This specific Thompson still has the early distinctive Thompson ladder rear sight graduated from 100 to 600 yards. “366” also retains the original early style large headed recoil spring guide. The left side of the receiver is marked “MODEL OF 1921/NO 366” with the original factory markings block toward the rear of the receiver marked “THOMPSON SUBMACINE GUN/CALIBER .45 AUTOMATIC COLT CARTRIDGE/ MANUFACTDURED BY/ COLT’S PATEND FIREARMS MFG. CO/HARTFORD, CONN U.S.A.” The right side is marked with a single circled “JHB” inspector mark, followed by the five lines of patent dates along with the two line “AUTO-ORDNANCE CORPORATION, NEW YORK U.S.A.” The top of the receiver is marked with the original Auto-Ordnance “Bullet” logo with the early markings of “AUT-ORG-CO” inside the bullet logo.
Thompson SMG “366” comes complete with one original, matching (366), very rare 100 round drum 50 round, Type “L” drum magazine manufactdured by the Auto-Ordnance Corp of New York along with one 20 round stick magazine and green carrying case for the Thompson and it’s assessories. The serial numbers on the upper receiver and lower receiver/trigger housings group have matching numbers of “366” and the underside of the trigger guard has been electric pencil marked with Kentucky police agency property markings of “24051/KY“.
History: First National Bank of Princeton Kentucky (1 shipped 5-12-21); Kentucky state penitentiary Eddyville, KY; Bob’s Police Equipment Co, St Mathews, KY (East Louisville); Greg Bergman Collection Kentucky 1985; Ohio Ordinance Inc. (Robert Landies) Chardon, OH) 5-12, sold for $41.000; Alex Hamilton collection San Antonio Texas 7-8-12; For sale by Ten-Ring Precision, Inc. San Antonio, Texas $55,000.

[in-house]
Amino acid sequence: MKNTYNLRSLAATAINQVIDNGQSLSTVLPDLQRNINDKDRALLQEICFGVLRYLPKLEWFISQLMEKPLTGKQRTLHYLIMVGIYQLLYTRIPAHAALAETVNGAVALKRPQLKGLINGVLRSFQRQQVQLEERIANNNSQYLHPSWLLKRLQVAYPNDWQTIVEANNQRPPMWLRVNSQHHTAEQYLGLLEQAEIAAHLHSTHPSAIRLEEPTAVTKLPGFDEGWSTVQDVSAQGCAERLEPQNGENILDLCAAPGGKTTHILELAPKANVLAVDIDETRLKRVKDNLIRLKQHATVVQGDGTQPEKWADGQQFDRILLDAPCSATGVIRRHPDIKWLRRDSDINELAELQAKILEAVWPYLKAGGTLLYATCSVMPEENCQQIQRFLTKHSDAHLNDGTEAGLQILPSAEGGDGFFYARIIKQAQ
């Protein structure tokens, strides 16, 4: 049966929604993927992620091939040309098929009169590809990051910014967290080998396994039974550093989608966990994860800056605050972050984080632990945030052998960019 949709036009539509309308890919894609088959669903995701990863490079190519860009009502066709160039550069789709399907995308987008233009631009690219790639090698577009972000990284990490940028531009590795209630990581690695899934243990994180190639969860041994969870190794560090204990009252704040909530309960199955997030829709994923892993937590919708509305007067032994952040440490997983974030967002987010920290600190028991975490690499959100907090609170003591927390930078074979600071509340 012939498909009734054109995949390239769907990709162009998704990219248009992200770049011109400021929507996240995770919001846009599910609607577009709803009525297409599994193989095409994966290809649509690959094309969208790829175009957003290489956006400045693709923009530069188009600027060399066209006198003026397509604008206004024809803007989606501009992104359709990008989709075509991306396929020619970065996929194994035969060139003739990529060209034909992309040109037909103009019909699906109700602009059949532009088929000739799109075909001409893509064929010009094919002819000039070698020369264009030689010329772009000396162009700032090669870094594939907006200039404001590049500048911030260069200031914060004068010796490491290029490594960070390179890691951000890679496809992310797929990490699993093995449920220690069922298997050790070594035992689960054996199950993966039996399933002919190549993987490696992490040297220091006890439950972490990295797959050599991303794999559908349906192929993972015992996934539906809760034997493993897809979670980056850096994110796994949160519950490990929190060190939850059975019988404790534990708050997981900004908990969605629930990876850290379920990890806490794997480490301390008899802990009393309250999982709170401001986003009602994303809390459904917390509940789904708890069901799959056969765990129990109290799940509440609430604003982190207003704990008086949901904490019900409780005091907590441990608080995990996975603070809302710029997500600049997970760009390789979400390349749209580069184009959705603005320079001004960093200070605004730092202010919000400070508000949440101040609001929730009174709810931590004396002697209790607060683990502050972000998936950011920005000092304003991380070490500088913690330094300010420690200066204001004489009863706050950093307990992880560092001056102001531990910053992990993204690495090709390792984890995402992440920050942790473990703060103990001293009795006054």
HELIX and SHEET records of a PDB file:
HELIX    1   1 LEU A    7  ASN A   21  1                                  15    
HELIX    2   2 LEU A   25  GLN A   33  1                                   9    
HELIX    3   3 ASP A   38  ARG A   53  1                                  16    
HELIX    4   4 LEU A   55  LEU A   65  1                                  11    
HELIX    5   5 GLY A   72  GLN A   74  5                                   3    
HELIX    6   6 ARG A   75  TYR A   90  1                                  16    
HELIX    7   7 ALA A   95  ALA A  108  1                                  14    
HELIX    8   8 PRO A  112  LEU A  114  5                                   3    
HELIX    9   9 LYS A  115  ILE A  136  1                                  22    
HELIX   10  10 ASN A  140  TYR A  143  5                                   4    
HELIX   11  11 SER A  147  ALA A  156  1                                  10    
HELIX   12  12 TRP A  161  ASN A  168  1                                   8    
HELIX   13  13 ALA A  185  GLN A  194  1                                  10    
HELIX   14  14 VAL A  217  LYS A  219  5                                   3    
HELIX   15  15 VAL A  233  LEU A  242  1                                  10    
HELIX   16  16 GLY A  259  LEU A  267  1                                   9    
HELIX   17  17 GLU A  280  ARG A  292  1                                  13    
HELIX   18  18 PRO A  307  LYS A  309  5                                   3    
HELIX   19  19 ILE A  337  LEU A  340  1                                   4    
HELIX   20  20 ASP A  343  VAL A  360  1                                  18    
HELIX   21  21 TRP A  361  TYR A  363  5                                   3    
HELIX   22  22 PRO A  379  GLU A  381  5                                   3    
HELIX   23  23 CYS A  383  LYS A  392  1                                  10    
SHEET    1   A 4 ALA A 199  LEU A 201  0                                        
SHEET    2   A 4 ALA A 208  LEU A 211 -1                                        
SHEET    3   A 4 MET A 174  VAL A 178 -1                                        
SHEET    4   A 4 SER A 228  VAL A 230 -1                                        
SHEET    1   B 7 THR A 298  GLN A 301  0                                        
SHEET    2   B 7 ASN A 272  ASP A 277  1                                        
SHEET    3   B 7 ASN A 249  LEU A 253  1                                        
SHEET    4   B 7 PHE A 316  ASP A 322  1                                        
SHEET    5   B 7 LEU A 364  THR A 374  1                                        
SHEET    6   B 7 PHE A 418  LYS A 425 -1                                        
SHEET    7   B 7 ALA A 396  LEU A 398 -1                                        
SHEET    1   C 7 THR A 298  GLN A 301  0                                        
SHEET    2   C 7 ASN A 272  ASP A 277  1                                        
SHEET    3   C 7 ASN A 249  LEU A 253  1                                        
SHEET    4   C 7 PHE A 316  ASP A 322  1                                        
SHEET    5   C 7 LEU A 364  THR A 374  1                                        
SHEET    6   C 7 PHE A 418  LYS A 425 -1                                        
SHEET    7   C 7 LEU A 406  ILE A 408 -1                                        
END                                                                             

CONDITION: Excellent, with 95% plus of the crisp original blue finish overall with some high spot wear, some vertical scratches present on the right side of the receiver and rear, underside of the lower trigger and housing where the stock slides on. The wood components, stock vertical fore-grip and pistol grip are all in excellent condition showing a nice high luster oil finish with minimal handling marks on the upper sides of the buttstock. If you desire to own a Colt Model 1921 Thompson Submachine gun, here is your opportunity to have one of extroaordinary early production, three digit serialized example!
The 100 round, number “366” magazine is one of the rarest of the rare Thompson parts. The majority of 100 round magazines were destroyed after WWII, but this one somehow survived and could be the only one in existence matched to its original rifle. When It was discovered it had corroding on one side only around the patent plate and lettering only on one side and had been refinished, but everything, especially the serial number “366” is legible. To find a 100 round drum is rare enough, but to find one matching the serial number is exceptionally rare.
NOTE: This superb Thompson is currently registered with the Bureau of Alcohol,Tobacco Firearms and Explosives as a National Firearms Act (NFA) weapon which has been classified as a Curio or Relic as defined in 27 DFR, 478.11. These weapons are still subject to the provisions of 18 U.S. C. Chapter 44 and 27 CFR part 478. Before buying this rare piece of American history it is the sole responsibility and obligation of the buyer/Class III holder to comply and understand all state and Federal transfer laws and restrictions applying in their current place of residence.
Estimated high value for this exquisite piece of history is: